Convert PowerShell HashTable to CSV File

Unfortunately you can’t use the Export-CSV cmdlet to export a custom HashTable to a CSV file (Not directly) I found you could convert it to a PSObject which can be directly piped to Export-CSV

$OutputTable = $MyHashTable.getEnumerator() | foreach{
    New-Object PSObject -Property ([ordered]@{Computer = $_.Name;Time = $_.Value})
}

$OutputTable | Export-CSV test.csv -NoTypeInformation
...

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Wrapping a Python Windows Service into an EXE Using py2exe

After writing a debugging / dev SMTP server as a Windows Service in Python using pywin32, I decided to figure out how to wrap the Python Windows Service into an EXE so you wouldn’t have to install Python to get it running

I had first attempted to do this in PyInstaller but upon starting the service, Windows would report failure, but the server would still be working. I gave up on PyInstaller and found a solution in py2exe ...

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Python Dummy SMTP Server as a Windows Service

The other day, for debugging purposes, I needed to deploy a dummy SMTP server that would receive, log and NOT send emails. There’s actually a cool little Python one-liner that does something similar to this:

python -m smtpd -n -c DebuggingServer 0.0.0.0:25

Bam. A basic SMTP server that will output messages to stdout. Note that since it’s a port less than 1024, we need to run this command as sudo or in an administrative command prompt in order to bind to port 25

Before I continue, I wan’t to make you aware that I’ve never scripted in Python before. This was my first application (Yeah, screw you, “Hello World”) So I lack experience, and some of my solutions may be inefficient and bad practice. (Please let me know if so!)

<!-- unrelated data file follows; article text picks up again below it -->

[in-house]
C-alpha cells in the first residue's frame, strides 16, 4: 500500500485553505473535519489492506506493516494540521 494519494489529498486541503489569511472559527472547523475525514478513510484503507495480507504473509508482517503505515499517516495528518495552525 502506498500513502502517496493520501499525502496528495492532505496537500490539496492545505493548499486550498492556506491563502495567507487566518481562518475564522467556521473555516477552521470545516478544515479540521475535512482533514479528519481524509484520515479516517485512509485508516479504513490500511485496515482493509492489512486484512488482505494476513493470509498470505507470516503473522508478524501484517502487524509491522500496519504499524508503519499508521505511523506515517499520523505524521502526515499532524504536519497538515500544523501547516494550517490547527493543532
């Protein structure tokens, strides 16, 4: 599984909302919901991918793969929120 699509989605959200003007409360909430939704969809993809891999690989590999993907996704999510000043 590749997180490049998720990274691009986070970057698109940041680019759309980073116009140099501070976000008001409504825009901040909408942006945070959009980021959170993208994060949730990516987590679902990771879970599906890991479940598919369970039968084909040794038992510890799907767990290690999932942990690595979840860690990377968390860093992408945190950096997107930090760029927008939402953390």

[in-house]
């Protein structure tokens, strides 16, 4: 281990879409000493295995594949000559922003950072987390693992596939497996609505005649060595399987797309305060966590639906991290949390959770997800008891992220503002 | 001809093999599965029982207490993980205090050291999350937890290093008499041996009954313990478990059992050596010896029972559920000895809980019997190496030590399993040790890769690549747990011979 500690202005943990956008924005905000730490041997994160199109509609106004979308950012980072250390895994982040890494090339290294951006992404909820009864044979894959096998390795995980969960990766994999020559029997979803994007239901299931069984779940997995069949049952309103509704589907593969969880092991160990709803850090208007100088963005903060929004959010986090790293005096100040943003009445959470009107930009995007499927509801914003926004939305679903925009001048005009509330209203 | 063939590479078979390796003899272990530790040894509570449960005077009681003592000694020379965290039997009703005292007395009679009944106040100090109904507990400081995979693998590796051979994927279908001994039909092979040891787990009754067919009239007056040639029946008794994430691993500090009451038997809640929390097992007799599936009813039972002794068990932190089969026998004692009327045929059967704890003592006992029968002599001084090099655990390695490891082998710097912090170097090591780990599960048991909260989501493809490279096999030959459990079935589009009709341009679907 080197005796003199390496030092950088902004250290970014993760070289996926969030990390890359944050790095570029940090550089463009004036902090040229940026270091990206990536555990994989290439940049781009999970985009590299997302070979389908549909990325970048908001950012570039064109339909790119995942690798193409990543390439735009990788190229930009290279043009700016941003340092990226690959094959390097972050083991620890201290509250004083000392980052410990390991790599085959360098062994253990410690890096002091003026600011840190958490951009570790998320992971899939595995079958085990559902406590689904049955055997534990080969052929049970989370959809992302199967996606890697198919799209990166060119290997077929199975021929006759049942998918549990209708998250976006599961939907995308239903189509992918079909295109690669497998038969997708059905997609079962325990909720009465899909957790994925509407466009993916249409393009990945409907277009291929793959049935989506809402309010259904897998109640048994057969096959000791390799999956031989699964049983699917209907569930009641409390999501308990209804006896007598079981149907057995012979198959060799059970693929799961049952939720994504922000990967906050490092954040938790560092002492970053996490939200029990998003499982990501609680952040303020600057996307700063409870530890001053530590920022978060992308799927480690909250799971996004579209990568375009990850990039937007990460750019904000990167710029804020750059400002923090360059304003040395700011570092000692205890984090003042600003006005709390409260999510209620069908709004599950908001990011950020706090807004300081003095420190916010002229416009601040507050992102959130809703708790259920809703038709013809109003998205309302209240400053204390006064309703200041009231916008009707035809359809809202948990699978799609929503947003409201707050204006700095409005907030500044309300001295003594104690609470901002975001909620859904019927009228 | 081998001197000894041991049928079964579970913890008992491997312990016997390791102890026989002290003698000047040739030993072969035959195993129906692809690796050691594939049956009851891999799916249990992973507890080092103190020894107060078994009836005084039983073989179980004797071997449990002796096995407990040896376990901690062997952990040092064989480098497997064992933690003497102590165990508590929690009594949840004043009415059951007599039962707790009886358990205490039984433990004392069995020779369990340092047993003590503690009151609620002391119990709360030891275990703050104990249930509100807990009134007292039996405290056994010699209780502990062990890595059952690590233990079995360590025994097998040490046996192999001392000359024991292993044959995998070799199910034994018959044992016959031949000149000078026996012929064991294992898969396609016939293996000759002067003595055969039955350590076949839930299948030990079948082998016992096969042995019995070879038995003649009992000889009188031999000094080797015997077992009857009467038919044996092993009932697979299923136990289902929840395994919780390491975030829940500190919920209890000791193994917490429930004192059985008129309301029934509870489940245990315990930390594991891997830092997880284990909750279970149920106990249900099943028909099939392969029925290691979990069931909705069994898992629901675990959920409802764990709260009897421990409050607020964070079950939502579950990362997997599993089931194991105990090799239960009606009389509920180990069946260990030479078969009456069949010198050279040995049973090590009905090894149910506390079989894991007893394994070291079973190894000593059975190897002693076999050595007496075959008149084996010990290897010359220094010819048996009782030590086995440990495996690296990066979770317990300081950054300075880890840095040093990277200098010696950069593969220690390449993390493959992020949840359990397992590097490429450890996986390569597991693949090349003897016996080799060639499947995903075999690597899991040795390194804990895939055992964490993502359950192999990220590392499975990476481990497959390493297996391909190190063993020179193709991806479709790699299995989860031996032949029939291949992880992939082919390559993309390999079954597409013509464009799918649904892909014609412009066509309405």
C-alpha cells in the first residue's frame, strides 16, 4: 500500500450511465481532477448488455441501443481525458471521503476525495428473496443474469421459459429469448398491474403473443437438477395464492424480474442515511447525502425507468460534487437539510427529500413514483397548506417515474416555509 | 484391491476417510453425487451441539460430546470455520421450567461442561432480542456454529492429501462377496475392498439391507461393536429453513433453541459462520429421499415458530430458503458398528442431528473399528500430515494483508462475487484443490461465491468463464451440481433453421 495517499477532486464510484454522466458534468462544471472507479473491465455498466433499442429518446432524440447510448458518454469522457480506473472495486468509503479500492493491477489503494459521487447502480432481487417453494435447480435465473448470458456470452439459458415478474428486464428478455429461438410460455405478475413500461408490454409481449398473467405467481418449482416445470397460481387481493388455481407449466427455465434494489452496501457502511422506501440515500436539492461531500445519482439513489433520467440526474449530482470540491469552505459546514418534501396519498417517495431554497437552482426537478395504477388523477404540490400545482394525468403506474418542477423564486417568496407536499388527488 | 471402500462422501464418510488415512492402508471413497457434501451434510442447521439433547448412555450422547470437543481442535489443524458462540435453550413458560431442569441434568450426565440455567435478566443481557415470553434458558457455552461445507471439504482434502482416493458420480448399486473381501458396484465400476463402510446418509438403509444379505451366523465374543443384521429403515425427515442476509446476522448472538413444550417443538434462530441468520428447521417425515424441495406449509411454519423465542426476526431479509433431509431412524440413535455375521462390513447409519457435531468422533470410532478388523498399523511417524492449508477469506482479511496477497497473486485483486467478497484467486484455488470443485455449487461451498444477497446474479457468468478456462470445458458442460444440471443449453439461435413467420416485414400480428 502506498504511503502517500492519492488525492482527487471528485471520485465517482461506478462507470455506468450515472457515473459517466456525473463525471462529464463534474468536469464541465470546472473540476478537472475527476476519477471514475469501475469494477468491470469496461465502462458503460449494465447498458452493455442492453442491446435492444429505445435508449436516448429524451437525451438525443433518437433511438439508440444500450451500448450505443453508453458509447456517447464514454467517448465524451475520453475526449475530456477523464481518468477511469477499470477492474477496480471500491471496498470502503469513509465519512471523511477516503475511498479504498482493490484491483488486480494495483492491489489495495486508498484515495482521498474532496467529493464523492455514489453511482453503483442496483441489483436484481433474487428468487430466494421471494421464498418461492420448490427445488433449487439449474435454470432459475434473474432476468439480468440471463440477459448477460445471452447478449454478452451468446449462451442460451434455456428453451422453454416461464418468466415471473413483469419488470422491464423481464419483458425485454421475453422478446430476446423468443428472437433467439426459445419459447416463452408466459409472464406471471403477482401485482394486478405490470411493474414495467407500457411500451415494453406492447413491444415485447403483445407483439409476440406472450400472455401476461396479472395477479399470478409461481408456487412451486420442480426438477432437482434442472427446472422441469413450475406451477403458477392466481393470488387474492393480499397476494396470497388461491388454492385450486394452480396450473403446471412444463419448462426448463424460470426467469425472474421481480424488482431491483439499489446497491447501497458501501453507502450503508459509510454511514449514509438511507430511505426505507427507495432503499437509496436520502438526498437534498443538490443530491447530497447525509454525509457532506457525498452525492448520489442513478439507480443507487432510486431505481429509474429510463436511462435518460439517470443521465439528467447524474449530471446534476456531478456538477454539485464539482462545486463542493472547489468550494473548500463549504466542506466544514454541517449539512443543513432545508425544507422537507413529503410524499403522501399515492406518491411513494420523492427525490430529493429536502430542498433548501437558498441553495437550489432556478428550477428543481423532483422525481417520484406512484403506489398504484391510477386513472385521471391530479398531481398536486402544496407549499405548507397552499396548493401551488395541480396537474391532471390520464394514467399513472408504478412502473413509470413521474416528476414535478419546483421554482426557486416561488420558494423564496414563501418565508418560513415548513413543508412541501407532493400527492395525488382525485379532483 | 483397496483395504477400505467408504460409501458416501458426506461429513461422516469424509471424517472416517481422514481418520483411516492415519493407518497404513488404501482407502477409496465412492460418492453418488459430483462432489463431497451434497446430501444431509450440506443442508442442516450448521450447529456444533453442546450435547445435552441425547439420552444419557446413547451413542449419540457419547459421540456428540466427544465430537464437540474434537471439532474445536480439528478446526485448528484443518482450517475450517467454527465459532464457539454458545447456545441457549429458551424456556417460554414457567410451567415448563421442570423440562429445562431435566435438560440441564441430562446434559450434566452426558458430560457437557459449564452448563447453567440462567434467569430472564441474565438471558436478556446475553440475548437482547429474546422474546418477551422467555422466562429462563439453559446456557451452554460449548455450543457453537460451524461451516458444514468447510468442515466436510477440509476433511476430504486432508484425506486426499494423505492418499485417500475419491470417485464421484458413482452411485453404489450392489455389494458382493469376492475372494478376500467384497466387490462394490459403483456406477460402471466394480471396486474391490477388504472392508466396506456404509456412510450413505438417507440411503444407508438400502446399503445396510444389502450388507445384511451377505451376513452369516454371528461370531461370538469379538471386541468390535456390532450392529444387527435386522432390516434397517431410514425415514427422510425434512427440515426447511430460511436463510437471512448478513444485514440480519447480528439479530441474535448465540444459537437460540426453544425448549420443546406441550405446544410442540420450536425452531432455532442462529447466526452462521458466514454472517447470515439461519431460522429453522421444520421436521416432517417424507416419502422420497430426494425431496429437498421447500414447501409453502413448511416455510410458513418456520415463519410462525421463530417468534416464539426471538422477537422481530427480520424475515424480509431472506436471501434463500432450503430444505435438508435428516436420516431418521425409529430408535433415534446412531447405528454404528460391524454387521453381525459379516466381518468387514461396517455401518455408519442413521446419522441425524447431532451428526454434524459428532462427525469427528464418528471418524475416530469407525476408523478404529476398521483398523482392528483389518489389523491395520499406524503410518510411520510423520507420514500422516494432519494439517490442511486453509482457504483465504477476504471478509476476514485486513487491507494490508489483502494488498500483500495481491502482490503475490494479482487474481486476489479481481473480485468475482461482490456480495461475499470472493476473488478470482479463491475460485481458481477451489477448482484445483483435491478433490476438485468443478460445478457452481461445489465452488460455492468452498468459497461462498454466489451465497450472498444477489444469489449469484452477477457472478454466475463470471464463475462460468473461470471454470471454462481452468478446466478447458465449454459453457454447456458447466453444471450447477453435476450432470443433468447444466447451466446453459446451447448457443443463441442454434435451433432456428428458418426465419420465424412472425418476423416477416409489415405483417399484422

For my application, the downside of the previous command is that it only outputs to stdout and does not run as a service (I was looking for more of a permanent solution for debugging / dev purposes… a lot of debugging.)

As a “solution” I wrapped a derivative of this command into a Windows Service using a Python extension called pywin32 ...

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Exchange Management Shell Export vs Delete Date Discrepancy

I discovered something interesting the other day when I was trying to export an Exchange 2010 journaling mailbox to a PST file through the Exchange Management Shell. The -ContentFilter flag for the New-MailboxExportRequest cmdlet does not act the same as the -SearchQuery flag for the Search-Mailbox cmdlet

I would specify the date range of the New-MailboxExportRequest using the ContentFilter flag:

New-MailboxExportRequest -Mailbox exch.journal -ContentFilter "(Received -ge '07/11/2012') -and (Received -le '07/11/2013')" -FilePath "\\SomeServer\SomeFolder\FileName_07112013-07112013.pst"

And then I would delete that date range from the journaling mailbox:

Search-Mailbox -Identity exch.journal -SearchQuery "Received:>=$('07/11/2012') and Received:<=$('07/11/2013')" -DeleteContent

You’d think that I did nothing wrong but I just lost a days worth of my journal ...

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